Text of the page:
In highlighting Shell’s admissions, May Boeve, Executive Director of 350.org said: “This is a clear sign the fossil fuel divestment movement is winning and the age of fossil fuels is coming to an end. Take it straight from Shell: the time to get out of fossil fuels is now.” She continued, adding:
“Protests, divestments, litigation, and regulatory efforts will only increase over the coming years, putting Shell and fossil fuel companies on ever more precarious footing. Just this month the American Medical Association divested from fossil fuels and the Pope said we must keep coal, oil and gas in the ground — this movement isn’t going away.
“Shell should be particularly worried about climate litigation since investigations show that Shell, like Exxon, knew about the risks of climate change years ago and lied to the public about it. Just like Big Tobacco, Big Oil perpetrated a cover-up of epic proportions and must be held accountable.”
There’s certainly truth to the threat to Shell’s business, and similar truth to the idea that Shell, like Exxon, knew about the risks of fossil fuel emissions and lied or covered it up in an effort to propagate business as usual.
What is less helpful, in my opinion, is continuing to harangue the company for the misdeeds of Executive-level administrators in the past, over working with the company to mitigate and eradicate damage being done now. In much the same way that the divestment movement presents investors with two stark choices — show their displeasure with such companies by dumping all their shares, or remaining invested but use their shareholder power to change the situation — campaigners and governments have an opportunity to work with fossil fuel companies to modify, in good faith, their business practices, rather than hope that punishment and discipline will reap the same outcome.
Shell’s decision-making can be called into question, and the reasons behind acknowledging these threats to their business could be driven by their bottom line, or by genuine social justice concerns, or by a bit of both. What is important, however, is to place the pressure where it is most needed, and that is on governments around the world to implement strict and swift regulations. As we’ve seen recently, finances drive the largest decisions — which, in part, led to 36 of the world’s biggest banks funneling $115 billion into the fossil fuel industry in 2017, according to a report published in March. This level of funding was an 11% increase over 2016 levels, despite it being the costliest year on record for weather disasters, which highlights the fact that we cannot rely on the goodwill and altruism of corporations and financial institutions.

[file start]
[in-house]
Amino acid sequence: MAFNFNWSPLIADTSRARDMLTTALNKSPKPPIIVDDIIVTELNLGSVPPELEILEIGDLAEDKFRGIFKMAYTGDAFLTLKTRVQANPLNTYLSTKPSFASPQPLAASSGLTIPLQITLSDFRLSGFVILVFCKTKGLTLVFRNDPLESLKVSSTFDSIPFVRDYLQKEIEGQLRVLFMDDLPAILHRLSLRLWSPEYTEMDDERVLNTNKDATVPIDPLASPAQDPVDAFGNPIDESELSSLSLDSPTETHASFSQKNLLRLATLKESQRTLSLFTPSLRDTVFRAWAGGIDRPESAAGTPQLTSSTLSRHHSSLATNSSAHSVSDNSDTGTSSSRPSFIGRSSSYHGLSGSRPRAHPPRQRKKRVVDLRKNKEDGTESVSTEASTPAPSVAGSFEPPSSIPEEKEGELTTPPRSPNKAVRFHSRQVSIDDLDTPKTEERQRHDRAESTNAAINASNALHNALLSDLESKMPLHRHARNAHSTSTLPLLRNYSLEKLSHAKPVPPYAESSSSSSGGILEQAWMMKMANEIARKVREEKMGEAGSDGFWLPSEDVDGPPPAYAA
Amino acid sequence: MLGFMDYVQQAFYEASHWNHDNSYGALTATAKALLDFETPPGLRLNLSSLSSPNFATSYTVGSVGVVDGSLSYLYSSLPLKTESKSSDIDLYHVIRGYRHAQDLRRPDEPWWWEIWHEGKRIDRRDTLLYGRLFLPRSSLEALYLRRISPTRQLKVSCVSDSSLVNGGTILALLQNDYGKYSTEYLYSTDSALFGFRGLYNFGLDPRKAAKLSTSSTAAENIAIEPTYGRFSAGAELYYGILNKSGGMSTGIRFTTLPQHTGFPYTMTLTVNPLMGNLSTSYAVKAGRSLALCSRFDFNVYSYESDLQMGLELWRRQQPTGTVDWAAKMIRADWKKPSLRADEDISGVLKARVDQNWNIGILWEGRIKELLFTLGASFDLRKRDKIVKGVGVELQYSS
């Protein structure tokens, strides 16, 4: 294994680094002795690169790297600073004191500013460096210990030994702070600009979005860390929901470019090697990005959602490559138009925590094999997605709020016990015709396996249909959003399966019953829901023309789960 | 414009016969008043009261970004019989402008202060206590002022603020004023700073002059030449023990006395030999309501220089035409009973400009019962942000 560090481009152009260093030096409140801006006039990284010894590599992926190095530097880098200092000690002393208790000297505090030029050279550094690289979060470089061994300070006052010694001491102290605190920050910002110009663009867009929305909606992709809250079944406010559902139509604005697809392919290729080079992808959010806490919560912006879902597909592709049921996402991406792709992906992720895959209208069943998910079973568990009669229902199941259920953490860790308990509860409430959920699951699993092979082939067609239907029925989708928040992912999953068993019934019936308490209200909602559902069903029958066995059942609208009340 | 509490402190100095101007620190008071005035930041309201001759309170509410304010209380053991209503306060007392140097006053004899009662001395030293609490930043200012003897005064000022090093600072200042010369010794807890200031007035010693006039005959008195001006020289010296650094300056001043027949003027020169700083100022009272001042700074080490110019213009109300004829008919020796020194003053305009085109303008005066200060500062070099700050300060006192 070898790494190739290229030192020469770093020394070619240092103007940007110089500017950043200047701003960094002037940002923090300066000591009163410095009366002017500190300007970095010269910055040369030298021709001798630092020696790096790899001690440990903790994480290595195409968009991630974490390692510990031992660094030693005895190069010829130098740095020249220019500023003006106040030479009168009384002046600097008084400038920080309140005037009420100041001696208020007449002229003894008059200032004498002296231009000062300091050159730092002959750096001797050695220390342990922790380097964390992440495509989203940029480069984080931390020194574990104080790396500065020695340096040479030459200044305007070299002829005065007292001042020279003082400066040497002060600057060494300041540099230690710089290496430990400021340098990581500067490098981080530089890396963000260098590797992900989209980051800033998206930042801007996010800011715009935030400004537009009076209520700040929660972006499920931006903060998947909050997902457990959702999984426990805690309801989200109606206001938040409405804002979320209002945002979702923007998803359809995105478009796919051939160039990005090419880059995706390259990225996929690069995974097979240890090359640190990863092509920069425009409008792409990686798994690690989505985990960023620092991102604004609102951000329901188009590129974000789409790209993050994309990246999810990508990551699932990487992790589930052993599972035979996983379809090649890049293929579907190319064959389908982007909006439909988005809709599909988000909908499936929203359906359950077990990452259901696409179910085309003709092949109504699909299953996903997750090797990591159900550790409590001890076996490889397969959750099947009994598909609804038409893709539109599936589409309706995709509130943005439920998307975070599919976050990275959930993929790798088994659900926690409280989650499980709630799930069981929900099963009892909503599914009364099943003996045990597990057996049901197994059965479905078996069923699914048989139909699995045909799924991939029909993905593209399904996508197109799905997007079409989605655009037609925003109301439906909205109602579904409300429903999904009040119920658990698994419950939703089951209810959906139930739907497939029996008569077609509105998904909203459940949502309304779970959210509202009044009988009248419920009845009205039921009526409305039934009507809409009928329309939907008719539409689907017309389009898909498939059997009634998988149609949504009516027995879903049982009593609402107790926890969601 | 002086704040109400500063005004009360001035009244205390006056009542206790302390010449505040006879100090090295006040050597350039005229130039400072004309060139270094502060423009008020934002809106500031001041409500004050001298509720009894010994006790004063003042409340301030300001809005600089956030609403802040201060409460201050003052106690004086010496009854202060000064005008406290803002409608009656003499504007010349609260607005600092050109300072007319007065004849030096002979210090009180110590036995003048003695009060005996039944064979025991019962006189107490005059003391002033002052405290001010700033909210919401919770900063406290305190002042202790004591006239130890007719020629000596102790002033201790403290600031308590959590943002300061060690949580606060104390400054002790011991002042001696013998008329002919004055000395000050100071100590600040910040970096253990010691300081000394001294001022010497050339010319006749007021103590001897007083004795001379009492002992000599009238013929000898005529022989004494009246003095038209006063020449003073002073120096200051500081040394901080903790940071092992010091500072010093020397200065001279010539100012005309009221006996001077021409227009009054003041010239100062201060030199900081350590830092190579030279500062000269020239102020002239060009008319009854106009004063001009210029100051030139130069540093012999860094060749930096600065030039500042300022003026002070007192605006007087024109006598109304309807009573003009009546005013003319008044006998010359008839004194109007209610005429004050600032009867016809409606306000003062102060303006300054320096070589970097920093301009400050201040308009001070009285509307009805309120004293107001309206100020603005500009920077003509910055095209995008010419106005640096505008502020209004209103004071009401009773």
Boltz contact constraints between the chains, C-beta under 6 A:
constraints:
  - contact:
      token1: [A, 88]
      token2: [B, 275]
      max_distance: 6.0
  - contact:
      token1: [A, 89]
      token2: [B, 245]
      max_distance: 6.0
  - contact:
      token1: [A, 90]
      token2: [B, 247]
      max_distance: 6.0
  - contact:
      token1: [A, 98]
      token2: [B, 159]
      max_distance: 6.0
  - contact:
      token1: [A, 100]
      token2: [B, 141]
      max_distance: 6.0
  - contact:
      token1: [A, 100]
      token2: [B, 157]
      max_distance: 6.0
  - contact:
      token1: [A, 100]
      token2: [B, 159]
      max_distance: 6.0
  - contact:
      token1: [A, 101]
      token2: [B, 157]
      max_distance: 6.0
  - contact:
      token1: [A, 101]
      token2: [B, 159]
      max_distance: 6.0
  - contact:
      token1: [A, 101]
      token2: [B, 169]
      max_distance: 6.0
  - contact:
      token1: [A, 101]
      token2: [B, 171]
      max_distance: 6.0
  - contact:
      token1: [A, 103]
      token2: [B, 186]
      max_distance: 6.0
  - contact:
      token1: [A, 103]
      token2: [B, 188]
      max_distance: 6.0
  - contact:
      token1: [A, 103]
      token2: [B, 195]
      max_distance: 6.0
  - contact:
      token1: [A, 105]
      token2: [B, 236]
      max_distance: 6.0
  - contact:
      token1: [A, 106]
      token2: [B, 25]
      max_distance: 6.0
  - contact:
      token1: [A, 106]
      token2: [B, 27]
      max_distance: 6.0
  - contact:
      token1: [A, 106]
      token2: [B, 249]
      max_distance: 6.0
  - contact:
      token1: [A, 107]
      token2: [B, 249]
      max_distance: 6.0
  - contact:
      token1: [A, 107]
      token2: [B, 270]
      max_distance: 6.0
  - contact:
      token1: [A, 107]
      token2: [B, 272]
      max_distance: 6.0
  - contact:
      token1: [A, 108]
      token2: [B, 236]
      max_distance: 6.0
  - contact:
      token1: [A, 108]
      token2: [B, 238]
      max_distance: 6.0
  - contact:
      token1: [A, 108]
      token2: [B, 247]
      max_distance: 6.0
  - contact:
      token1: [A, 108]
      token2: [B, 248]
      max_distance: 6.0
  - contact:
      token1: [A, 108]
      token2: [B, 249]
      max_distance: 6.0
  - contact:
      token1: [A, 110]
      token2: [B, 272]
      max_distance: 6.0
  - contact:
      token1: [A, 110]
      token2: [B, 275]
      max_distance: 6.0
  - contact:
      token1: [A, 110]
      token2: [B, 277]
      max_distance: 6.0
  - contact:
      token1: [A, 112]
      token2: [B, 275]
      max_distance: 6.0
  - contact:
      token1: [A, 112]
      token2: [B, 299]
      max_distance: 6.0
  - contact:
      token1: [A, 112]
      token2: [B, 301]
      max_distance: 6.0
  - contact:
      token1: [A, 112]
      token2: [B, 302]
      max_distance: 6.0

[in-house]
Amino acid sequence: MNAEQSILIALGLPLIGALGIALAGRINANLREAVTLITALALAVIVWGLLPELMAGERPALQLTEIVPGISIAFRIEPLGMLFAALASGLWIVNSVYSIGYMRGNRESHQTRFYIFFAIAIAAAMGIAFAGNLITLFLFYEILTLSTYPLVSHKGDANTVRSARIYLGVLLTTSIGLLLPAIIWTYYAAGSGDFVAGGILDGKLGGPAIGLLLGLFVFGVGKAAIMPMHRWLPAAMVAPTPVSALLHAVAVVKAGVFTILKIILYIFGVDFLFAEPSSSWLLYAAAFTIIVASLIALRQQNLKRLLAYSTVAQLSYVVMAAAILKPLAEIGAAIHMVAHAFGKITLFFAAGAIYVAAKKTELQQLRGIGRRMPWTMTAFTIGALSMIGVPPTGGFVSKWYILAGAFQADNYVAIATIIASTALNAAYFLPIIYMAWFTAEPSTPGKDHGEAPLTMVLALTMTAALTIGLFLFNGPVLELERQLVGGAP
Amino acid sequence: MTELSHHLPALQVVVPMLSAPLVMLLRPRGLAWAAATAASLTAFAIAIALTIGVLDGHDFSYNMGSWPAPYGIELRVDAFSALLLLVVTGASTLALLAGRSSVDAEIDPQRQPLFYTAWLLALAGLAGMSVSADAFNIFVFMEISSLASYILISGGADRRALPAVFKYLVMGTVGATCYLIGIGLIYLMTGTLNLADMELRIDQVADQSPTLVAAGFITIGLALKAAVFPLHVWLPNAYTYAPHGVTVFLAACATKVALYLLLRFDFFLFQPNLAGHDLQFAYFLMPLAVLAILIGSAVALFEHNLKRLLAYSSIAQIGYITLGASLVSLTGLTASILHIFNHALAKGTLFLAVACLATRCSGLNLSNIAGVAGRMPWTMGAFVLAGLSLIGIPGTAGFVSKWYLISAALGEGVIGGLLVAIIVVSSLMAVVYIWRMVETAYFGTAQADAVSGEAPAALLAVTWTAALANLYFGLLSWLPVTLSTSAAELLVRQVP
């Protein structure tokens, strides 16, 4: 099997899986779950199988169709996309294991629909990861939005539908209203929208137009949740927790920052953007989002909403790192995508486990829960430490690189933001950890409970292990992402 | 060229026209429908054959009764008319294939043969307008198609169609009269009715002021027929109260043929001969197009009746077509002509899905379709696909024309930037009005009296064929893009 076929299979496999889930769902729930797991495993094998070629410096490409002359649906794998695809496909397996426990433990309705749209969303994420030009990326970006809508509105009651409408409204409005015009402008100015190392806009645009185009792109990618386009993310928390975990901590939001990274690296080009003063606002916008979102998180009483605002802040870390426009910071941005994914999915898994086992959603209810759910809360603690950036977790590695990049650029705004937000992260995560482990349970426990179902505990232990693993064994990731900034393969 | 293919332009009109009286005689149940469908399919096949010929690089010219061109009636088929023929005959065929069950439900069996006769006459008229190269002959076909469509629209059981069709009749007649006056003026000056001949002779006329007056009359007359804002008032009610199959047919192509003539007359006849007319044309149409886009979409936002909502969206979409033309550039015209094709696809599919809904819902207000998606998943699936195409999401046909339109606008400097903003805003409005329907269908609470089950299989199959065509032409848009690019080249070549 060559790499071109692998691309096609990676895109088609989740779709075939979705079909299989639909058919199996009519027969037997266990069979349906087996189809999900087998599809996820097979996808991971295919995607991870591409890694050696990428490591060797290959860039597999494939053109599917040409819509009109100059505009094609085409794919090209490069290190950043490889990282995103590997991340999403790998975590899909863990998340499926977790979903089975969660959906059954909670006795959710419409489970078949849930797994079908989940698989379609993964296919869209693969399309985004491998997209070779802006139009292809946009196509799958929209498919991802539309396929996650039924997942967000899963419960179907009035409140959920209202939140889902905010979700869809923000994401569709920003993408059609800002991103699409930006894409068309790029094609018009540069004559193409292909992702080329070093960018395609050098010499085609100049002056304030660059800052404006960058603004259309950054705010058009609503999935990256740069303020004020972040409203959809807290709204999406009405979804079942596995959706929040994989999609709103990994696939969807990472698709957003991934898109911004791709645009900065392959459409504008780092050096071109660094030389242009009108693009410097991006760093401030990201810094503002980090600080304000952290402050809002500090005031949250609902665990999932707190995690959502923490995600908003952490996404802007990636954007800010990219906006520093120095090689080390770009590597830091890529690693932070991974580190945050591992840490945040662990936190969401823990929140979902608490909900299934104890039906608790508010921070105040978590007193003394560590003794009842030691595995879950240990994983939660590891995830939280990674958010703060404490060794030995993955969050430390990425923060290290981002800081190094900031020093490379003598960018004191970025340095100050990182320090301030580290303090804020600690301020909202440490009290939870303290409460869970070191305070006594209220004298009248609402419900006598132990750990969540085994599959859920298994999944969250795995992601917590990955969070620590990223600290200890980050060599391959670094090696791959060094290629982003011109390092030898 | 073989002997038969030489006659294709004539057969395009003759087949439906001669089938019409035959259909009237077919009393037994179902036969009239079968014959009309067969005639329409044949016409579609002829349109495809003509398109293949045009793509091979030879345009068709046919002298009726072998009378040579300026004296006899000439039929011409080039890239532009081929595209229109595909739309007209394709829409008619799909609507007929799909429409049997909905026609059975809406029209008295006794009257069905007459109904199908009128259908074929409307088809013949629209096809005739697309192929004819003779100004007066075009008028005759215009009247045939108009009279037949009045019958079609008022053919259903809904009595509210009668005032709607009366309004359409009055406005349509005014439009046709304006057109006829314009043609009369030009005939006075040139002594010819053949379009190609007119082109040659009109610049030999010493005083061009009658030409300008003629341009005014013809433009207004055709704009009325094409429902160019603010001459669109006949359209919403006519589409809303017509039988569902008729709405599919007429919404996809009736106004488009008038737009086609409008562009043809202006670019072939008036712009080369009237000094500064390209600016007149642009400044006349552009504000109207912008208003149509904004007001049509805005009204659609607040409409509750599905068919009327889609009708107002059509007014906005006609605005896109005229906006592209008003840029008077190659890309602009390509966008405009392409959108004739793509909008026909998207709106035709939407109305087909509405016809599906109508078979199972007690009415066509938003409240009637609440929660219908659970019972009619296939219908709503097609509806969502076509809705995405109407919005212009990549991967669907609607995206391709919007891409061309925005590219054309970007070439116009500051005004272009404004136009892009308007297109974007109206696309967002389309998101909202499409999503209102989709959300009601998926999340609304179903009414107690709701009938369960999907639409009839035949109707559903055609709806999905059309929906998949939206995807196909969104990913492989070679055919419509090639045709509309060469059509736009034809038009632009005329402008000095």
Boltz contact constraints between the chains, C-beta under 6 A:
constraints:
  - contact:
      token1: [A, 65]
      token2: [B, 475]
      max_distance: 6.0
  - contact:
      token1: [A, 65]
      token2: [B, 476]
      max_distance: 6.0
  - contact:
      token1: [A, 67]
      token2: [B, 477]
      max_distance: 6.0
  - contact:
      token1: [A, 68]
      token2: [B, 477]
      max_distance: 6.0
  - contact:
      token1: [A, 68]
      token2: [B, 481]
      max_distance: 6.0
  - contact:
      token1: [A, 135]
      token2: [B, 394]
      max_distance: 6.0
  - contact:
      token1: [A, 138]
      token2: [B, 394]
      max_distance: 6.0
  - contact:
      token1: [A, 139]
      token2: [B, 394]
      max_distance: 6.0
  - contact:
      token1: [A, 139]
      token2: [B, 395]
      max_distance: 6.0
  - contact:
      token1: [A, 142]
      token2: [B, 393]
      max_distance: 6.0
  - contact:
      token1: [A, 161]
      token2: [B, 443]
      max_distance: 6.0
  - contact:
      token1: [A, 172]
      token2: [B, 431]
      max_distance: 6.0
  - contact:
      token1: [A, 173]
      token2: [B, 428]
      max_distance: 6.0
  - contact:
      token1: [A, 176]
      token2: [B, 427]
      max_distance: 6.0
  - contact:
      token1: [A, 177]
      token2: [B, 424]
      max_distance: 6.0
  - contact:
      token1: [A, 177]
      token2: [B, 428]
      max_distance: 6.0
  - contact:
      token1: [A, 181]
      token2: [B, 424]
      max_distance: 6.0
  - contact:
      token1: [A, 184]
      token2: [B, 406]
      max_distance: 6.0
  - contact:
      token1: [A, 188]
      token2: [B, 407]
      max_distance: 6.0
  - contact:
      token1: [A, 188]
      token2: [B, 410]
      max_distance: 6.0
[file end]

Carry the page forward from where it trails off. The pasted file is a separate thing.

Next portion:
“We always believed that making a significant dent in fossil fuel financing was possible, but that that alone would take too long for it to have a substantial impact on the timescale we are dealing with,” explained Yossi Cadan, when I asked him what explained the divergent trends at play.
“The window of opportunity to mitigate some of the worst impacts of climate change is very narrow: we can’t rely only on market forces to get us where we need to be. The only viable option for a timely and swift transition away from fossil fuels is for politicians to start putting in place laws and regulations that will put an immediate halt to any fossil fuel expansion and phase out existing fossil fuel activities.
“Four out of the ten richest corporations in the world are fossil fuel companies. They also hold a vast amount of liquid assets that banks cannot ignore in our current, deregulated economic reality. To change this reality, politicians must send clear signals that will make all these loans too risky for any lender, including banks. Corporations tend to respond to regulations rather than regulate themselves: that’s why we need political action and real climate leadership.”